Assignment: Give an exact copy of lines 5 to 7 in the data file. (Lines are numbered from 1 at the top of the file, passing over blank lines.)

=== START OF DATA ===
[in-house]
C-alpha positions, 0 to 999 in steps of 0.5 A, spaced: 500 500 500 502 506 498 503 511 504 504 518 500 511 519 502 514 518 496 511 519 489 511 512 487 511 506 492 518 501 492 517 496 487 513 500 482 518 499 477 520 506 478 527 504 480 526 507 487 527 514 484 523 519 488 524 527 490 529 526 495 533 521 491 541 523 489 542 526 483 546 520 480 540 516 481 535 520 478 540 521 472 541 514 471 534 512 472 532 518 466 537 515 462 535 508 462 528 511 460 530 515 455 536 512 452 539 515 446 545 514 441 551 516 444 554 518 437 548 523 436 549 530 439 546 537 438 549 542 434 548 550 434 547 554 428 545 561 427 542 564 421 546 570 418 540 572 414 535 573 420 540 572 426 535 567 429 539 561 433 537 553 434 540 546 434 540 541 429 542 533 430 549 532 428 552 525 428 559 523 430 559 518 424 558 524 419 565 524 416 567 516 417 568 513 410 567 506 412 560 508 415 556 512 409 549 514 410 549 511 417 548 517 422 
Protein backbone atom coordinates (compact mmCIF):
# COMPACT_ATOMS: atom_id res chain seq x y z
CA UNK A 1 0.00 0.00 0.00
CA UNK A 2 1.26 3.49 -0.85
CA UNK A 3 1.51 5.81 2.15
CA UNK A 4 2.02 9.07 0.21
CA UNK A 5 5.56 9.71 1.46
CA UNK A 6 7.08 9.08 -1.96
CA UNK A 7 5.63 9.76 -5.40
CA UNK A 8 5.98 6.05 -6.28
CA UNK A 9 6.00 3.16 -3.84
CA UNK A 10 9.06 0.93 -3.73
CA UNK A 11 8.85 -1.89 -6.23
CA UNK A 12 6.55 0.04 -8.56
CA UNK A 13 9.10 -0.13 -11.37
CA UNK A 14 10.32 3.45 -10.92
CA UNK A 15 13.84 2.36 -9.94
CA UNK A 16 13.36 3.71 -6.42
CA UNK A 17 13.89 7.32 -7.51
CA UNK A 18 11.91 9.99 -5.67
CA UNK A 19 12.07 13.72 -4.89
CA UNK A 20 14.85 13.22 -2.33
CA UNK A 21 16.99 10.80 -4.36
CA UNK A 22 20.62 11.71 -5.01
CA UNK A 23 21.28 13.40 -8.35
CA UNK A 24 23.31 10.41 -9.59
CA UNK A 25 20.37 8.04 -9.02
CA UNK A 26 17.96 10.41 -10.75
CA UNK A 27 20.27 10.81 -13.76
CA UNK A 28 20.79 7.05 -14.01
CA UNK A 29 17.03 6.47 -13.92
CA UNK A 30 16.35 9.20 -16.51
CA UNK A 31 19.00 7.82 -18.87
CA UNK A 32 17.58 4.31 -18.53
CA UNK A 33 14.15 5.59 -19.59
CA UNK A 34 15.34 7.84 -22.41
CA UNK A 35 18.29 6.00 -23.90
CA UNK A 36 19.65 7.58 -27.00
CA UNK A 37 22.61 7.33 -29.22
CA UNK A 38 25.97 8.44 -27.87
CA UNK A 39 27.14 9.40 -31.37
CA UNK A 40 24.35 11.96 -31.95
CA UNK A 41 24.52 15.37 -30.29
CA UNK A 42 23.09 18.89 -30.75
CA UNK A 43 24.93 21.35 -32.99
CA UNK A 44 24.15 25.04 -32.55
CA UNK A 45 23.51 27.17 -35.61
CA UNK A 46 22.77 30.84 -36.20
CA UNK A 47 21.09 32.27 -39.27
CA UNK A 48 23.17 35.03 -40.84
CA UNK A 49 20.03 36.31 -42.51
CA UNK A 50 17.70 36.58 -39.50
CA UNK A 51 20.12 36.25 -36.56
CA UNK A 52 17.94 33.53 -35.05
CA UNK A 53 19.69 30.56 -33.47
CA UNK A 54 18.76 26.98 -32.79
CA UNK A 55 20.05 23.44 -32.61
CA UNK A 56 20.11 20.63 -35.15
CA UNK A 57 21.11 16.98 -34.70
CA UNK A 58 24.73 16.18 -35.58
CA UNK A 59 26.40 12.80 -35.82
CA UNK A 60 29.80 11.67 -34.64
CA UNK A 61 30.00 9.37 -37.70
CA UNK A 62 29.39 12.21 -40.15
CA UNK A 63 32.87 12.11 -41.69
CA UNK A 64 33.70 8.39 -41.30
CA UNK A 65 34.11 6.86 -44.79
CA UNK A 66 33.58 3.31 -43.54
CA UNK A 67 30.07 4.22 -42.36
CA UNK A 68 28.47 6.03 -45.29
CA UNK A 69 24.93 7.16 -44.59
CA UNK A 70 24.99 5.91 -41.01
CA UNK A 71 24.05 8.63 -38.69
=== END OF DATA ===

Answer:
CA UNK A 1 0.00 0.00 0.00
CA UNK A 2 1.26 3.49 -0.85
CA UNK A 3 1.51 5.81 2.15